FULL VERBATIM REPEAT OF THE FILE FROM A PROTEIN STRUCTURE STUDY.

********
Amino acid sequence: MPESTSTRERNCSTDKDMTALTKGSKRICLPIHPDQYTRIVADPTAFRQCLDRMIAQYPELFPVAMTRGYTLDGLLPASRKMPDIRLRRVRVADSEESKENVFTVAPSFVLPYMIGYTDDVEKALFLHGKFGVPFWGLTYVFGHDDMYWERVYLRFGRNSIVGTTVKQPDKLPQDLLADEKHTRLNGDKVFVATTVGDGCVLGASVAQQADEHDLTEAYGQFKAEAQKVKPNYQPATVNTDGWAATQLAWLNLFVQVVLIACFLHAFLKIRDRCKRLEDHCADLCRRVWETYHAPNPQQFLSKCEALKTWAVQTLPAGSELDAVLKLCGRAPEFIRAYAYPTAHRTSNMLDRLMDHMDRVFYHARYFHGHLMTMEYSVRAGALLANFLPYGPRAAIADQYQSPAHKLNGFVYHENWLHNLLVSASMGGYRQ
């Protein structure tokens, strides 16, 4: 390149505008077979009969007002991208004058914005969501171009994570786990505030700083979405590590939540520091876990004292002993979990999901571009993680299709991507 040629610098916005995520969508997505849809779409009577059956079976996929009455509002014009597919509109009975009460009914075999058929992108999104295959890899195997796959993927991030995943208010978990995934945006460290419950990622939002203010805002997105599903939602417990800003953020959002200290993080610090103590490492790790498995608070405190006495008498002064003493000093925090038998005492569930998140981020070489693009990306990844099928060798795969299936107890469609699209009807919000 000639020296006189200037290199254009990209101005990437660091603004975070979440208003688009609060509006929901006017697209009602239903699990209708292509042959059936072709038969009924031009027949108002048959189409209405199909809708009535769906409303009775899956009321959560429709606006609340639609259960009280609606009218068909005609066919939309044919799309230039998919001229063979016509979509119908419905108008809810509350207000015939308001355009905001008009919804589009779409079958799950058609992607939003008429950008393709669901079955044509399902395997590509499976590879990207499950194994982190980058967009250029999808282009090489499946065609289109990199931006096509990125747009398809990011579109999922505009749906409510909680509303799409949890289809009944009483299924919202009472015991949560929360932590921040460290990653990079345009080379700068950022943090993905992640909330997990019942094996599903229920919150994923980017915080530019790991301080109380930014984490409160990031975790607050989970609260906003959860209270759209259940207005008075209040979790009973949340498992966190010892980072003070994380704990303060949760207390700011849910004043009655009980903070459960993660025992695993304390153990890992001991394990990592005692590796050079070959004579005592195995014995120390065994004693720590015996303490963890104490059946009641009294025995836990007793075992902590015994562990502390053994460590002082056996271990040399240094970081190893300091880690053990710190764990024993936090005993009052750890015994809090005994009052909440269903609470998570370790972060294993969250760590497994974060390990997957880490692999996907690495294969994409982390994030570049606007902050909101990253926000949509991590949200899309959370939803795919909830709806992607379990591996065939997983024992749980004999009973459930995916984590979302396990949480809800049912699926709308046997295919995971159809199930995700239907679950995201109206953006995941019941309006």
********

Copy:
Amino acid sequence: MPESTSTRERNCSTDKDMTALTKGSKRICLPIHPDQYTRIVADPTAFRQCLDRMIAQYPELFPVAMTRGYTLDGLLPASRKMPDIRLRRVRVADSEESKENVFTVAPSFVLPYMIGYTDDVEKALFLHGKFGVPFWGLTYVFGHDDMYWERVYLRFGRNSIVGTTVKQPDKLPQDLLADEKHTRLNGDKVFVATTVGDGCVLGASVAQQADEHDLTEAYGQFKAEAQKVKPNYQPATVNTDGWAATQLAWLNLFVQVVLIACFLHAFLKIRDRCKRLEDHCADLCRRVWETYHAPNPQQFLSKCEALKTWAVQTLPAGSELDAVLKLCGRAPEFIRAYAYPTAHRTSNMLDRLMDHMDRVFYHARYFHGHLMTMEYSVRAGALLANFLPYGPRAAIADQYQSPAHKLNGFVYHENWLHNLLVSASMGGYRQ
């Protein structure tokens, strides 16, 4: 390149505008077979009969007002991208004058914005969501171009994570786990505030700083979405590590939540520091876990004292002993979990999901571009993680299709991507 040629610098916005995520969508997505849809779409009577059956079976996929009455509002014009597919509109009975009460009914075999058929992108999104295959890899195997796959993927991030995943208010978990995934945006460290419950990622939002203010805002997105599903939602417990800003953020959002200290993080610090103590490492790790498995608070405190006495008498002064003493000093925090038998005492569930998140981020070489693009990306990844099928060798795969299936107890469609699209009807919000 000639020296006189200037290199254009990209101005990437660091603004975070979440208003688009609060509006929901006017697209009602239903699990209708292509042959059936072709038969009924031009027949108002048959189409209405199909809708009535769906409303009775899956009321959560429709606006609340639609259960009280609606009218068909005609066919939309044919799309230039998919001229063979016509979509119908419905108008809810509350207000015939308001355009905001008009919804589009779409079958799950058609992607939003008429950008393709669901079955044509399902395997590509499976590879990207499950194994982190980058967009250029999808282009090489499946065609289109990199931006096509990125747009398809990011579109999922505009749906409510909680509303799409949890289809009944009483299924919202009472015991949560929360932590921040460290990653990079345009080379700068950022943090993905992640909330997990019942094996599903229920919150994923980017915080530019790991301080109380930014984490409160990031975790607050989970609260906003959860209270759209259940207005008075209040979790009973949340498992966190010892980072003070994380704990303060949760207390700011849910004043009655009980903070459960993660025992695993304390153990890992001991394990990592005692590796050079070959004579005592195995014995120390065994004693720590015996303490963890104490059946009641009294025995836990007793075992902590015994562990502390053994460590002082056996271990040399240094970081190893300091880690053990710190764990024993936090005993009052750890015994809090005994009052909440269903609470998570370790972060294993969250760590497994974060390990997957880490692999996907690495294969994409982390994030570049606007902050909101990253926000949509991590949200899309959370939803795919909830709806992607379990591996065939997983024992749980004999009973459930995916984590979302396990949480809800049912699926709308046997295919995971159809199930995700239907679950995201109206953006995941019941309006």